Police: Wristwatch mistaken for gun at Lockland Elementary

LOCKLAND, OH (FOX19) - A wristwatch mistaken for a gun.

That's what police say caused Lockland Elementary to be placed on lockdown Tuesday.

Someone called 911 after reportedly seeing a man with a gun in the school.  It turned out to be a false alarm, but for the person who called 911, the threat seemed very real.

"I'm calling from Lockland Elementary School. One of our Girl Scout leaders is afraid, thinks that she just saw somebody walk in to our building with a gun," said a caller from the school to a 911 dispatcher.

After interviewing witnesses and watching videos, police say that the object in question was not a gun, and may have been a large watch.

But, with incidents of school violence recently in Nevada and Massachusetts, and that lockdown, school officials and police are looking at how they handle these type of situations.

For some local school officials, they want any situation reported, no matter what.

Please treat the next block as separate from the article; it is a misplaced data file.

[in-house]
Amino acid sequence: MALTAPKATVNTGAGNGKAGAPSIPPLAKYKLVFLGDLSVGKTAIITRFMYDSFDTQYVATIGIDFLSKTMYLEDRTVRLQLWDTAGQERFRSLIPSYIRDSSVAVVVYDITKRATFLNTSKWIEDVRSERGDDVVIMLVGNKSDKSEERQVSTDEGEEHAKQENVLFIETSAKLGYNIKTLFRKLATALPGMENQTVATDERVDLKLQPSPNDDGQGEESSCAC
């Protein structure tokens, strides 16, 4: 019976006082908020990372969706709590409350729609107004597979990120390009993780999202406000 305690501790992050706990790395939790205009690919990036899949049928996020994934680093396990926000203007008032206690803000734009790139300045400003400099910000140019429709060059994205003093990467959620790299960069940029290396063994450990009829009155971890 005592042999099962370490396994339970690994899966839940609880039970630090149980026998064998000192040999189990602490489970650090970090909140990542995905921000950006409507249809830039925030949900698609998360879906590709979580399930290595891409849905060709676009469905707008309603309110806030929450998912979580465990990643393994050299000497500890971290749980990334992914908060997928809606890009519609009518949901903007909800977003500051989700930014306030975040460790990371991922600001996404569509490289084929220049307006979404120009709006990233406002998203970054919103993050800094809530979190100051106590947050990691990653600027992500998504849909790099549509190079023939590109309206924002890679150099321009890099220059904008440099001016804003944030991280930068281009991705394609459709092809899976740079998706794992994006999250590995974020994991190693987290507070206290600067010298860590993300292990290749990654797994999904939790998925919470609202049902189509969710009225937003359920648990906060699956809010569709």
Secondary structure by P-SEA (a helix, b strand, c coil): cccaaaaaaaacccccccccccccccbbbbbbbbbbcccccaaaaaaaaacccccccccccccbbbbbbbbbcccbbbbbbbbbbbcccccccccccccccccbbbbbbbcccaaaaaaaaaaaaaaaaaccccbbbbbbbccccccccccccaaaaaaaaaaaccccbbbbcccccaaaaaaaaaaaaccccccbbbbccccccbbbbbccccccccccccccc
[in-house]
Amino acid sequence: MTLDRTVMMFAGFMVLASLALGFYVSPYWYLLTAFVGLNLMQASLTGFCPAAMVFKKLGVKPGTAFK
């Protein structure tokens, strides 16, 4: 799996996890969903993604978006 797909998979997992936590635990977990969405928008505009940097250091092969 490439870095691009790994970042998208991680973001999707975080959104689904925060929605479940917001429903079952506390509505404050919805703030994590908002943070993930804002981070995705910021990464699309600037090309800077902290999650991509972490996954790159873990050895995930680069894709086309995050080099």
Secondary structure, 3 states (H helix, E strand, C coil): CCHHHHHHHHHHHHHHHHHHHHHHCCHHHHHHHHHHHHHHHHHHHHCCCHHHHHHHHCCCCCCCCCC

"We'd rather have an occasional false alarm where somebody has a serious concern, than ignore something that can turn out to be a problem," said Randy Oppenheimer with Lakota Local School District.

Local police feel the same way.

"We ask them to err on the side of caution.  We'd rather tell them that it turned out to be nothing at all.  It turns out to be a watch or something like that, as opposed to 'I don't want to bother them.  It's probably nothing," then you find out that it is something very, very bad," said Capt. Linny Cloyd of the Florence Police Department.

Police aren't discriminating the magnitude of a potential threat, either.  In Florence, no matter what the situation, it's a full-fledged response.

"Everybody's coming.  We'll figure out who's going to do what when we get there.  We have set procedures for the departments," added Capt. Cloyd.

There are three school resource officers in the Lakota school system.  Part of a levy on a ballot next month asks to triple that number.  But, they're also asking students to be eyes and ears in the hallways, too.

"Students are kids, and you need to stress to them, and we do, if they've got a concern, tell an adult, and they'll deal with it," Oppenheimer told FOX19.

In Florence, police are constantly working with teachers and administrators to have a better plan, and a better response if there is a serious situation at a school.

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